One Final Note: We are proud to announce that we have already sold 57 tickets to our Happy Hour 4 a Cure event. Today we secured Taylor Corum as our acoustic performer to start the evening and the Dirty Guv'nahs are looking forward to their first show in Knoxville since their big CD release party at the Bijou downtown last week. Buy your tickets today!

Saturday, April 11, 2009

Happy Hour 4 a Cure - Special Guest Announced

We are proud to announce that The Dirty Guv'nahs, fresh off their CD release show last night at the Bijou will join us on Thursday, April 30th as the headliner for our Happy Hour 4 a Cure!

The Guv'nahs were voted the #1 band in Knoxville by the Metro Pulse last year. In addition, they are preparing for one of their biggest shows ever at Bonaroo this summer. We look forward to hosting the Guv'nahs at the Square Room on April 30th and we hope to see a big turnout for a fun night, all for a great cause. Proceeds from the evening will benefit our ride team.

The evening will start at 5:30pm and go late into the night with a variety 0f musical acts in conjunction with Knoxville's Sundown in the City. Tickets are only $10 and that will buy you a wristband, allowing access in and out of the Square Room, to and from the Sundown mainstage, all night. The lineup for the whole evening is below. Buy a ticket, tell a friend, and join us on April 30th to raise money to find a cure for diabetes its complications!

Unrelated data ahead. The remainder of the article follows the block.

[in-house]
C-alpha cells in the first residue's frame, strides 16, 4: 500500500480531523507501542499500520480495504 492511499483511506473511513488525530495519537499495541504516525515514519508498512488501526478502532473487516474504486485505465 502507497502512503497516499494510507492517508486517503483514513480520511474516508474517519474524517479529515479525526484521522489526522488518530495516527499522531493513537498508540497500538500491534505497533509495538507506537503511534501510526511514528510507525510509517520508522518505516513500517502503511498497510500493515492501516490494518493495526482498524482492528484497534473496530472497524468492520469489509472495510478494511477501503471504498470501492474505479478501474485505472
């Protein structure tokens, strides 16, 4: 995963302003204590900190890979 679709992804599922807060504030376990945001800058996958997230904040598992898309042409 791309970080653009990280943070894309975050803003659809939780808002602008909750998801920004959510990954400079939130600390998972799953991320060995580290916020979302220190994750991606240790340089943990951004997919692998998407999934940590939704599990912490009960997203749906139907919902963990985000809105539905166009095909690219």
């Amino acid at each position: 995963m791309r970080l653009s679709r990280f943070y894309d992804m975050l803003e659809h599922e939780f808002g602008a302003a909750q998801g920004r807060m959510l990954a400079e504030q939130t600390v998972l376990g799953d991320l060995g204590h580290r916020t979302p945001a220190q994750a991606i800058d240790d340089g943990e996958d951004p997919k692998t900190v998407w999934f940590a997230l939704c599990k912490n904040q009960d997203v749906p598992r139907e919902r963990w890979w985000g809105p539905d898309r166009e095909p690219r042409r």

• 5:30-7:00pm - Acoustic Performance by Taylor Corum and Happy Hour
  • 7:00-9:30pm - Sundown in the City - Big Head Todd & The Monsters w/ Joan Jones
  • 9:30pm - Until - The Dirty Guv'nahs

Tuesday, April 7, 2009

New Diabetes Technology

Several years ago, the first "Continuous Glucose Monitoring System" was released. This product, although not very accurate and honestly not very helpful at the time, was quite expensive and not seen as a necessary piece of treatment by insurance companies. Now, after much refining and an increase in clinical trials for the products, the CGMS is thankfully supported by most insurance companies.

Fortunately for me, our insurance company is now covering the cost of the device. This device is certainly convenient and is an improved treatment for folks like myself with type I diabetes. Basically, the device is yet another attachment to my skin that goes everywhere with me. It tests my blood sugar every 5 minutes and sends the reading to my insulin pump wirelessly. I still test my blood sugar with a finger prick 4-6 times a day to calibrate the device because the CGMS is only designed to show trends in blood sugar and not actual readings. However, the CGMS will be very helpful during our training and during the ride so that I can see these blood glucose trends in real time.